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Am J Physiol Lung Cell Mol Physiol. 2013 Dec;305(11):L786-94. doi: 10.1152/ajplung.00191.2013. Epub 2013 Sep 27.

Efficient gene delivery to primary alveolar epithelial cells by nucleofection.

Author information

1
Dept. of Internal Medicine, Justus Liebig Univ., Universities of Giessen and Marburg Lung Center, Klinikstrasse 33, 35392 Giessen, Germany. istvan.vadasz@innere.med.uni-giessen.de.

Abstract

Primary alveolar epithelial cells play a pivotal role in lung research, particularly when focusing on gas exchange, barrier function, and transepithelial transport processes. However, efficient transfection of primary alveolar epithelial cells continues to be a major challenge. In the present study, we applied nucleofection, a novel method of gene and oligonucleotide delivery to the nucleus of cells by electroporation, to achieve highly efficient transfection of primary alveolar epithelial type II (ATII) cells. To quantify the amount of ATII cells effectively transfected, we applied a plasmid expressing GFP and assessed the amount of GFP-expressing cells by flow cytometry. Analysis of the nucleofected ATII cells revealed a concentration-dependent transfection efficiency of up to 50% when using 3-8 μg plasmid DNA without affecting cell viability. Nucleofection of cultured A549 and H441 cells yielded similar transfection rates. Importantly, nucleofection of ATII cells did not interfere with the integrity of ATII monolayers even with use of relatively high concentrations of plasmid DNA. In subsequent studies, we also efficiently delivered small interfering RNAs to ATII cells by nucleofection, thereby silencing Akt and the multiligand receptor megalin, which has been recently shown to play a key role in removal of excess protein from the alveolar space, and effectively inhibited megalin-driven uptake and transcellular transport of albumin in ATII cells. Thus we report successful transfection of primary rat alveolar epithelial cells with both plasmids and oligonucleotides via nucleofection with high viability and consistently good transfection rates without impairing key physiological properties of the cells.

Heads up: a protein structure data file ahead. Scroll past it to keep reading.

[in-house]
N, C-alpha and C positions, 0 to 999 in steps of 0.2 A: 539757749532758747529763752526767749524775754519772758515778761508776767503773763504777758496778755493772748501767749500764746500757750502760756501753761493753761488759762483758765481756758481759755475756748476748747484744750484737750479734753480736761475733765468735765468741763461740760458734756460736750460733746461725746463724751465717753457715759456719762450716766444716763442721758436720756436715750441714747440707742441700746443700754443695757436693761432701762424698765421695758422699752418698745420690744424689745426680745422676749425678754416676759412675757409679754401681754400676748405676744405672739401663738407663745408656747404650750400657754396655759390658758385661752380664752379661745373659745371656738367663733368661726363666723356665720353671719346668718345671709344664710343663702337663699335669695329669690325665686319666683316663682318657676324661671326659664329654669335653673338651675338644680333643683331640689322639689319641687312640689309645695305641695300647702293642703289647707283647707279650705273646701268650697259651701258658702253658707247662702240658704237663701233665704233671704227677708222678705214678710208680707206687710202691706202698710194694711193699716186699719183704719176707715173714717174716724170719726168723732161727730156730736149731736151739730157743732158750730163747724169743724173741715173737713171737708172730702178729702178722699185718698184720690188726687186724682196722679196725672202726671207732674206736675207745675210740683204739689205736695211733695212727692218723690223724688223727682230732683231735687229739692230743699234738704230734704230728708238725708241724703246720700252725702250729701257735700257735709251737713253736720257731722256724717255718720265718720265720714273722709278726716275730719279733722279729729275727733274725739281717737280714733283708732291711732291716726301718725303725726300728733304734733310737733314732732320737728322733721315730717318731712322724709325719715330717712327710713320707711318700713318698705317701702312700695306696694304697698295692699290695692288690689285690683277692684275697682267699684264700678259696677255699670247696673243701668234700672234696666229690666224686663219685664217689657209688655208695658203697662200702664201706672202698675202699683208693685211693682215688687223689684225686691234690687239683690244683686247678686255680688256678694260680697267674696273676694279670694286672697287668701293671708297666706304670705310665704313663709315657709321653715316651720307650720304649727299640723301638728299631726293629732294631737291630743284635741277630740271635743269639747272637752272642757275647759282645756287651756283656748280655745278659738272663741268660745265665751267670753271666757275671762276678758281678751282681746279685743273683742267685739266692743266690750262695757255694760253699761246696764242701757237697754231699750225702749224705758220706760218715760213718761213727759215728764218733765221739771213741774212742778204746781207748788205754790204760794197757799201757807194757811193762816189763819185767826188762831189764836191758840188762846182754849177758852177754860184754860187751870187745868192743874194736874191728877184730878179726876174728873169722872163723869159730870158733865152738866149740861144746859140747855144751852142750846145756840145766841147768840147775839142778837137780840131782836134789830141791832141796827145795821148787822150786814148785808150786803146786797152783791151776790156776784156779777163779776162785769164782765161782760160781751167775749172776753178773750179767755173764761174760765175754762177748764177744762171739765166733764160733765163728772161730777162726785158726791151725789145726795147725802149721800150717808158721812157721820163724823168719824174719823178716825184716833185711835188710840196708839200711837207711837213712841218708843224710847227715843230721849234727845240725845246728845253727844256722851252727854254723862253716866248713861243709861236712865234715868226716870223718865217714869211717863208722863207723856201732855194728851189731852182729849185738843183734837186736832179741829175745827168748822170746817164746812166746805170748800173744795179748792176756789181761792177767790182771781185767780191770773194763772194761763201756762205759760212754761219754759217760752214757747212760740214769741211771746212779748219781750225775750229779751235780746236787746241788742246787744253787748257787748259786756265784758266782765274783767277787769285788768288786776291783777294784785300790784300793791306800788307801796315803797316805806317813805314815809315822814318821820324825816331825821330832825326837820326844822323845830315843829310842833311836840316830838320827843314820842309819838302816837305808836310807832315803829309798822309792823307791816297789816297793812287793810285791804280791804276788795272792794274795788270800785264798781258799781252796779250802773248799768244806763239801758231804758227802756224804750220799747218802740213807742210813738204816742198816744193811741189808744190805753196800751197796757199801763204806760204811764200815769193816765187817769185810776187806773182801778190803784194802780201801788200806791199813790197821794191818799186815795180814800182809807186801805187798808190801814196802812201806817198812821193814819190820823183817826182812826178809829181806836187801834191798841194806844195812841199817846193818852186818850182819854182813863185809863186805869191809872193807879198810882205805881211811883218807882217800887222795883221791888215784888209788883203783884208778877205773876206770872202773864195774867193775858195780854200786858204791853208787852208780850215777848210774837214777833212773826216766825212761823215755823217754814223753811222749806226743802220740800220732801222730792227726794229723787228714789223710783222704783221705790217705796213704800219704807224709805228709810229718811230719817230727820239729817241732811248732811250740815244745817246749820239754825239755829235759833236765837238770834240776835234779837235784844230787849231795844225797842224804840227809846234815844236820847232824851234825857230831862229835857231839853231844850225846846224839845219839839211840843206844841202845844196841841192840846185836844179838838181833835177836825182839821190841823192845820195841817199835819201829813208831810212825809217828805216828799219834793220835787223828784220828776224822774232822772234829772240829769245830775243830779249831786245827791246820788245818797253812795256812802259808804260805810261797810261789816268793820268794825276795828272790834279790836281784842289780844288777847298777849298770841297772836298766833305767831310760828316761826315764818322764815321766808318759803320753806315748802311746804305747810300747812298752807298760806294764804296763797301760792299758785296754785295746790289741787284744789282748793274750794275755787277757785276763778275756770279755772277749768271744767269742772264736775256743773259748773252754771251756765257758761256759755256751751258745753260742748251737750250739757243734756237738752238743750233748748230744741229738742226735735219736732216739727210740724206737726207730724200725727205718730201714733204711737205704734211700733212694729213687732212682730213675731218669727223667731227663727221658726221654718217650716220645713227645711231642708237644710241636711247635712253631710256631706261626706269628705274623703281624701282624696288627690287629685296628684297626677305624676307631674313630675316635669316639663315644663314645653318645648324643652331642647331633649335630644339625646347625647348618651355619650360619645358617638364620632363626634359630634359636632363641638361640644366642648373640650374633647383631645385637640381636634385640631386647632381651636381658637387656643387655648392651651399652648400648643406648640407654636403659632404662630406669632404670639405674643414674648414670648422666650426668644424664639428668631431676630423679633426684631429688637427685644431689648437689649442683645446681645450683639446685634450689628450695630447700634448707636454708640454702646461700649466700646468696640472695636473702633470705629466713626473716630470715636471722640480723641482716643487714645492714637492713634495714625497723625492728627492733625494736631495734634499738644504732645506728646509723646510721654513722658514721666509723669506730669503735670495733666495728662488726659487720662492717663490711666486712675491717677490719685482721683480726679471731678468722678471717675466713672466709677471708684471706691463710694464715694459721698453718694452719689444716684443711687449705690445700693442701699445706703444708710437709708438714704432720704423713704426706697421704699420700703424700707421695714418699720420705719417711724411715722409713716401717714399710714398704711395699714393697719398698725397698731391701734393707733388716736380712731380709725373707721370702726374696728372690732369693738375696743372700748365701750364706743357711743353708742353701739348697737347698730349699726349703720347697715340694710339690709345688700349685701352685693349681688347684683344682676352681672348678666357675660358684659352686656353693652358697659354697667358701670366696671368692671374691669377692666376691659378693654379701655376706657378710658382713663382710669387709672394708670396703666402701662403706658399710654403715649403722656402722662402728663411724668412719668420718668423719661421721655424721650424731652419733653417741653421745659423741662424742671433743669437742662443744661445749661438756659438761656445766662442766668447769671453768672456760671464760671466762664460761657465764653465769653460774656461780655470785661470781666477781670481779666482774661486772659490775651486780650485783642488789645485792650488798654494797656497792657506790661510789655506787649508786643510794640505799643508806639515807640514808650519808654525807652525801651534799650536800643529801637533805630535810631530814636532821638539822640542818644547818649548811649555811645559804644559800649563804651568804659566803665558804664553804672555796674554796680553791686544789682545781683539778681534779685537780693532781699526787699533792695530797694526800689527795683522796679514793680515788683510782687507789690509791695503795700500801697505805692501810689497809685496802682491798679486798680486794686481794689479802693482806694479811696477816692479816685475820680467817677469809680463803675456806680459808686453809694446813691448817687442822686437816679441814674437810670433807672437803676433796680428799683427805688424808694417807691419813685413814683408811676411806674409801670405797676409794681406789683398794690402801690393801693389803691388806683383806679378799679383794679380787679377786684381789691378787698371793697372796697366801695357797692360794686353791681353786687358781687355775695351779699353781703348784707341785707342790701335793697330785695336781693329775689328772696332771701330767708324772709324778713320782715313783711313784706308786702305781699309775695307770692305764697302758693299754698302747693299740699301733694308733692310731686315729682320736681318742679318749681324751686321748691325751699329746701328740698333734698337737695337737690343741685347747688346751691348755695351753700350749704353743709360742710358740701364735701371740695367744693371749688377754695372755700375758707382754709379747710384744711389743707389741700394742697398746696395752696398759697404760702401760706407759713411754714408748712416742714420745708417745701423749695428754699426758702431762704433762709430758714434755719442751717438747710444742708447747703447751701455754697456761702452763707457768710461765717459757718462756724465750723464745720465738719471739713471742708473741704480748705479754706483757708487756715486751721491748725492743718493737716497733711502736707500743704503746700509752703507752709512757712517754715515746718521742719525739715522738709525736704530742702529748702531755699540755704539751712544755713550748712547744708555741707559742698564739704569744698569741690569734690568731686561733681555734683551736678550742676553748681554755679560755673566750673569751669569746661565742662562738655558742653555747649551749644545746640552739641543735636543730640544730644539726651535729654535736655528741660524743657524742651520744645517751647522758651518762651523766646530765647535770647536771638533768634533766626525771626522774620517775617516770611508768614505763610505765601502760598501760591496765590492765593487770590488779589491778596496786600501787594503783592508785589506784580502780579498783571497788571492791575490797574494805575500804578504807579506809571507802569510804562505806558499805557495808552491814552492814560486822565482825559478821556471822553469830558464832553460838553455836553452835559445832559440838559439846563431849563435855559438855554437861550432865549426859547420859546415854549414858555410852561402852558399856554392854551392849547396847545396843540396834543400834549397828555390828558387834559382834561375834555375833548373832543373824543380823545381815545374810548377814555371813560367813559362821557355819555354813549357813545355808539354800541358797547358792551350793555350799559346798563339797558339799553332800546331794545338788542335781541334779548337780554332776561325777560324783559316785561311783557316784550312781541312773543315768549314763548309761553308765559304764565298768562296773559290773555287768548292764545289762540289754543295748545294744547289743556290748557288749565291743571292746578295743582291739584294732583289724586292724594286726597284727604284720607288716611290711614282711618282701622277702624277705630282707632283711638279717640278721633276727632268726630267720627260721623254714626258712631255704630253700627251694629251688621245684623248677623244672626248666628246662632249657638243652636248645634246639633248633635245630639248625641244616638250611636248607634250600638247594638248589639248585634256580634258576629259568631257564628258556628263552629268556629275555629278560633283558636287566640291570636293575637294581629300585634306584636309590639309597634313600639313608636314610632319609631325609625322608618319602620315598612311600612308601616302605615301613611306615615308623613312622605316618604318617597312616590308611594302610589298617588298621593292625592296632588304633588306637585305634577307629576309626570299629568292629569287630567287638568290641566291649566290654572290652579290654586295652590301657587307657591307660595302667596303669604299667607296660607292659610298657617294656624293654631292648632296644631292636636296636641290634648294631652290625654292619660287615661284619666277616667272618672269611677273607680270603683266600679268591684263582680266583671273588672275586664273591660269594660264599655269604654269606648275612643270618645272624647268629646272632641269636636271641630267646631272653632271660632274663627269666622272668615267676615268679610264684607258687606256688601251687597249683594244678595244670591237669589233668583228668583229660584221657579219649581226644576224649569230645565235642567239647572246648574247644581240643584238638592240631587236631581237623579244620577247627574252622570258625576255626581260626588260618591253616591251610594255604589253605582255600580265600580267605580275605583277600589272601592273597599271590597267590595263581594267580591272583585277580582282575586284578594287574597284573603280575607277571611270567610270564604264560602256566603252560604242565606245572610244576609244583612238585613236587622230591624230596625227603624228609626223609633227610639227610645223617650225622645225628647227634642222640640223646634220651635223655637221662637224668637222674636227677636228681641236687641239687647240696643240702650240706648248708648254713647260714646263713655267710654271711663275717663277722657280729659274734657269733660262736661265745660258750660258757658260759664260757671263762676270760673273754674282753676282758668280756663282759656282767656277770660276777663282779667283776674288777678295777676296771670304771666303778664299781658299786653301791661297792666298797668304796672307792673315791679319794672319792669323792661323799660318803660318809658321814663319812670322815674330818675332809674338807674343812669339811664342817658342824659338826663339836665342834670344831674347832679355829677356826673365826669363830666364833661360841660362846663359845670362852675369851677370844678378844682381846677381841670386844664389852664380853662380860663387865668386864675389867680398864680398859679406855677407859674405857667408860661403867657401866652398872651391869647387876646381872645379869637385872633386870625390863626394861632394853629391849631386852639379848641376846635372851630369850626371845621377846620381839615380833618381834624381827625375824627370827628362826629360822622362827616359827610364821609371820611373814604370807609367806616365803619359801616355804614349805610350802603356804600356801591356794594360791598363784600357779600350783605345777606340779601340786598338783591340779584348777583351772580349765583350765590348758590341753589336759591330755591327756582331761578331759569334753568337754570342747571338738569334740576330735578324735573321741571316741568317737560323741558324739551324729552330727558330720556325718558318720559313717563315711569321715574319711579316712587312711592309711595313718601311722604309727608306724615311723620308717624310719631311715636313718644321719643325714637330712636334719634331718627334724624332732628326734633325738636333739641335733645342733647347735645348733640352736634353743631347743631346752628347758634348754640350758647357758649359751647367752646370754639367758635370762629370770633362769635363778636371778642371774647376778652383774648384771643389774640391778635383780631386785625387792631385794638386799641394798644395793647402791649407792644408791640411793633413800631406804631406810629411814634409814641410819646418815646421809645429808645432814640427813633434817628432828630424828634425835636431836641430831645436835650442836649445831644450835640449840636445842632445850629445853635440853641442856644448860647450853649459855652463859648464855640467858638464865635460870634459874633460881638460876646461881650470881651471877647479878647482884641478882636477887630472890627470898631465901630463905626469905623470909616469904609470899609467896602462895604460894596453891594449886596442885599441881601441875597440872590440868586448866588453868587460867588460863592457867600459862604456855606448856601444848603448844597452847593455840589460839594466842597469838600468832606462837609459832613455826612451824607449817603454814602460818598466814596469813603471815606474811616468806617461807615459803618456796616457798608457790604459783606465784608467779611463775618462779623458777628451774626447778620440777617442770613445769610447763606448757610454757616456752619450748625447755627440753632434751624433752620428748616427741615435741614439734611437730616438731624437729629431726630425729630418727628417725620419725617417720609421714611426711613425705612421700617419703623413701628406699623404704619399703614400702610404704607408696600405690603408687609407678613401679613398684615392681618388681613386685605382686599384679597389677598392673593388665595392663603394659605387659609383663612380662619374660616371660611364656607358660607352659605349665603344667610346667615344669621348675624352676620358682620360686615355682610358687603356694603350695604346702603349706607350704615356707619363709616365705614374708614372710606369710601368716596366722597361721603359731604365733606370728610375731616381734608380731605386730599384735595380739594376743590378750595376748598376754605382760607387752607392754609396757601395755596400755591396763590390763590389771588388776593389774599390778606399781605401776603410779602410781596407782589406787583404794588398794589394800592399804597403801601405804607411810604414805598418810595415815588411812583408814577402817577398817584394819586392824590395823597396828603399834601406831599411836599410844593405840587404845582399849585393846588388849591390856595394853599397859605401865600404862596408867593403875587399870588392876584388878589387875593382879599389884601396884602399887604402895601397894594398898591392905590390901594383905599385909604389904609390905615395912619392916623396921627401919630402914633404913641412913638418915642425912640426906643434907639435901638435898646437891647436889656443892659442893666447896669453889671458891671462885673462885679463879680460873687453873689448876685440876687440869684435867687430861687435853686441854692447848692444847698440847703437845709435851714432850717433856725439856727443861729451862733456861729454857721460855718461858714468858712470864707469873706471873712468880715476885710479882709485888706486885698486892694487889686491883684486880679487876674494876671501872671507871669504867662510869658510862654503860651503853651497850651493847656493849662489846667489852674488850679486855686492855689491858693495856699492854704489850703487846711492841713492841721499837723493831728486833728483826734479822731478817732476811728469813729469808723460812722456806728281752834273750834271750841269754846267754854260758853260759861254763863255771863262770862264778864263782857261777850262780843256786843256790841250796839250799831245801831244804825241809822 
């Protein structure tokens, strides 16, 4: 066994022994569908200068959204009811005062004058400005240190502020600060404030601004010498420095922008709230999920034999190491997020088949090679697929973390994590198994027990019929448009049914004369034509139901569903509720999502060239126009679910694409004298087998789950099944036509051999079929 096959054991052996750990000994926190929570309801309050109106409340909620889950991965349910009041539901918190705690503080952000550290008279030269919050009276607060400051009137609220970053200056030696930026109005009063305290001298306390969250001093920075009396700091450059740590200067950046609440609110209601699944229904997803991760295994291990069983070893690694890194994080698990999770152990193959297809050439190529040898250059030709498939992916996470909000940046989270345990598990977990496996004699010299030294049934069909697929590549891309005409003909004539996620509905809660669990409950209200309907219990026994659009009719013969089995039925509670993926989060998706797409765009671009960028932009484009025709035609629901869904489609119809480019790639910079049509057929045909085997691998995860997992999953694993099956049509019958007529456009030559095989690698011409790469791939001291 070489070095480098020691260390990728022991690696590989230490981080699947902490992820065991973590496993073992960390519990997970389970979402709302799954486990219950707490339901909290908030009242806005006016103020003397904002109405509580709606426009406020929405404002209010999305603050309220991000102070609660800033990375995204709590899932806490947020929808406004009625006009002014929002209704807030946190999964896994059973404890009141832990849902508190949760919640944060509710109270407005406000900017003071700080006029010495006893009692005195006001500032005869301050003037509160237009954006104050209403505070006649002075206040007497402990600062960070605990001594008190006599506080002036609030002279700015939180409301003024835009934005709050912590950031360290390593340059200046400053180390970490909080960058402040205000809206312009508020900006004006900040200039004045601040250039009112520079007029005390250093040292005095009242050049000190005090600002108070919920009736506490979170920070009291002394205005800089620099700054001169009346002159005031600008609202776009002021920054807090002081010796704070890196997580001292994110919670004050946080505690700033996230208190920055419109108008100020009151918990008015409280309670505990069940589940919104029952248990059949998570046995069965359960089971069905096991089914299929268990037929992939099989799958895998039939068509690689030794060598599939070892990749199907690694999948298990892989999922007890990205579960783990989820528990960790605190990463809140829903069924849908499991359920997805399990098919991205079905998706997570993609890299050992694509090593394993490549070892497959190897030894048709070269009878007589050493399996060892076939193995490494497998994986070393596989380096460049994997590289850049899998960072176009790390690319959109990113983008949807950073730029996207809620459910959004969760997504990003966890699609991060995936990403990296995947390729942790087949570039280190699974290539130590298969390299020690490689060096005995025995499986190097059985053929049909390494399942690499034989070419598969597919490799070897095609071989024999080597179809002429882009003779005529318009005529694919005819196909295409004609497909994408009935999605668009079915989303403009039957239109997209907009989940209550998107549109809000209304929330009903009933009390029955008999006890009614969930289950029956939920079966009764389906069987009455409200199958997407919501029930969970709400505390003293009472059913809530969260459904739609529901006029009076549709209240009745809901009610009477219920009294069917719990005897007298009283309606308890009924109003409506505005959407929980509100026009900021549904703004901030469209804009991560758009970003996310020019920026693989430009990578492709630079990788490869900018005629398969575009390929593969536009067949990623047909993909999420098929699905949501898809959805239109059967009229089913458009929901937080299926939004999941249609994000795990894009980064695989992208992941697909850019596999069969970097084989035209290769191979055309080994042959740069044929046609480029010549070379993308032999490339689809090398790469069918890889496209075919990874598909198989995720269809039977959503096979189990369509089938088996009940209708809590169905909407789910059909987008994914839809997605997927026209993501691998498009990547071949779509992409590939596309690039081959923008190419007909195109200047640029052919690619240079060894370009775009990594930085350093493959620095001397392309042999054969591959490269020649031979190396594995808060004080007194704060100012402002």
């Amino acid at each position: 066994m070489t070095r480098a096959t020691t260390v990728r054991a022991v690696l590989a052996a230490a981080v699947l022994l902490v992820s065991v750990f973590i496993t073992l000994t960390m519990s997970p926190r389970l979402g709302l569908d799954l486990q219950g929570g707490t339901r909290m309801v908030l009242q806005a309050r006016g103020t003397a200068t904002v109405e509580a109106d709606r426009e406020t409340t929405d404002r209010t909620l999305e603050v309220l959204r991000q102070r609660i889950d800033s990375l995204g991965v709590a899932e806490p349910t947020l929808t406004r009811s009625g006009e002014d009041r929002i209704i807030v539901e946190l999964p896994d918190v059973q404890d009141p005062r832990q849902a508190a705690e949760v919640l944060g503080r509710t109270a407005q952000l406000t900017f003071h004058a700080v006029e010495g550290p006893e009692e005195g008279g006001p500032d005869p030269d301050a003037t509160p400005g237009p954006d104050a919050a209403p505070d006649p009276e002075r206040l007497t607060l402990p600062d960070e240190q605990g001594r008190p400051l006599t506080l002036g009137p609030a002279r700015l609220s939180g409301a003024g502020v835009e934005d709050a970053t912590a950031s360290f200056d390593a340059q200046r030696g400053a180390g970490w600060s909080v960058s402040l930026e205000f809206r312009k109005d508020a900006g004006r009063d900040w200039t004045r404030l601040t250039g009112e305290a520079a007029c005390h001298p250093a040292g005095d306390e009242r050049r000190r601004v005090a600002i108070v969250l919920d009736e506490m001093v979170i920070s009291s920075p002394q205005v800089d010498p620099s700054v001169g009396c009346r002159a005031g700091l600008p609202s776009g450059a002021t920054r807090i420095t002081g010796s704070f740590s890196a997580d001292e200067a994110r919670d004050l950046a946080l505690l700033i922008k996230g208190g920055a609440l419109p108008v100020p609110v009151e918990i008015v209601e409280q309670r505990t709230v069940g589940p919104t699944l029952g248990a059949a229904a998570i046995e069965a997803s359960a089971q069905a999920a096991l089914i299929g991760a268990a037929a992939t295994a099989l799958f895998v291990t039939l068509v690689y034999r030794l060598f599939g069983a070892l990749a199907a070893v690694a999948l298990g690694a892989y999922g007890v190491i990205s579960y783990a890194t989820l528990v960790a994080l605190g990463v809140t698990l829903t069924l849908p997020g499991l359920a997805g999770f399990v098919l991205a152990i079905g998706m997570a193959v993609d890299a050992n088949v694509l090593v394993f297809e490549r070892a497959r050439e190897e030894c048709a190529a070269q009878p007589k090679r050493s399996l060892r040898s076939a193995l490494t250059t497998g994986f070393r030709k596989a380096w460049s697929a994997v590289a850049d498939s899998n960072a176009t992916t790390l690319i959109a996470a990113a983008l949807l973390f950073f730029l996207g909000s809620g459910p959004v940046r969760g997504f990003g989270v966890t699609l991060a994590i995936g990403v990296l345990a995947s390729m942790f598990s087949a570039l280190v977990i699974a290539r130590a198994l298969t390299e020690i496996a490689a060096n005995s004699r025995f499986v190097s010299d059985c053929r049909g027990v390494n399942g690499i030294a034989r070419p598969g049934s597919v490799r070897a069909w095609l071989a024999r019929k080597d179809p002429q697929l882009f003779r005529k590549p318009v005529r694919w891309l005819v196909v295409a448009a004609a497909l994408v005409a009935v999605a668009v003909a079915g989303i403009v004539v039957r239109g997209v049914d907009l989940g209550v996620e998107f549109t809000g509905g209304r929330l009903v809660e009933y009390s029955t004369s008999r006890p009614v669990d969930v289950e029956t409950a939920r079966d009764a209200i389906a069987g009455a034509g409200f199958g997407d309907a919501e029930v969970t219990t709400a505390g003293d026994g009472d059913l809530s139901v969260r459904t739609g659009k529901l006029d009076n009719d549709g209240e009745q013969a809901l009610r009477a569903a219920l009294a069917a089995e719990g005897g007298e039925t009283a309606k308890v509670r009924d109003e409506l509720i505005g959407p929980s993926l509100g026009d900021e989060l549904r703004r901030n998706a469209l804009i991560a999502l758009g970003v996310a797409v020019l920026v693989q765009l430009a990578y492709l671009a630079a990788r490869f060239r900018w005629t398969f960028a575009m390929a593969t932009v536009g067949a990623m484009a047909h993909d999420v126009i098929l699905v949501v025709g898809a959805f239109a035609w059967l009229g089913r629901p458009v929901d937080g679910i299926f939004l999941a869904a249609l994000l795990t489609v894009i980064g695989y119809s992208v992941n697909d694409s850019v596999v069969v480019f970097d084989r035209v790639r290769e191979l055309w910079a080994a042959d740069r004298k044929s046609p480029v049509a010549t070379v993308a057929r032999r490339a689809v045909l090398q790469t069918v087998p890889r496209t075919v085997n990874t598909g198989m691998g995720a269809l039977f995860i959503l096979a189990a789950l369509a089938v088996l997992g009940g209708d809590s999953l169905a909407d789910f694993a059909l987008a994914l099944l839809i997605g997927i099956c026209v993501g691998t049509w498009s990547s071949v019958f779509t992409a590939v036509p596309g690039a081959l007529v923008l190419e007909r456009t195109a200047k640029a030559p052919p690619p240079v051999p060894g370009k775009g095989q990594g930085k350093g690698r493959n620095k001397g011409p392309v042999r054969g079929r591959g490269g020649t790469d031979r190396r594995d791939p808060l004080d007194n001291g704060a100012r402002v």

KEYWORDS:

alveolar epithelial type II cell; cellular signaling; transepithelial solute transport; transfection

PMID:
24077946
DOI:
10.1152/ajplung.00191.2013
[Indexed for MEDLINE]
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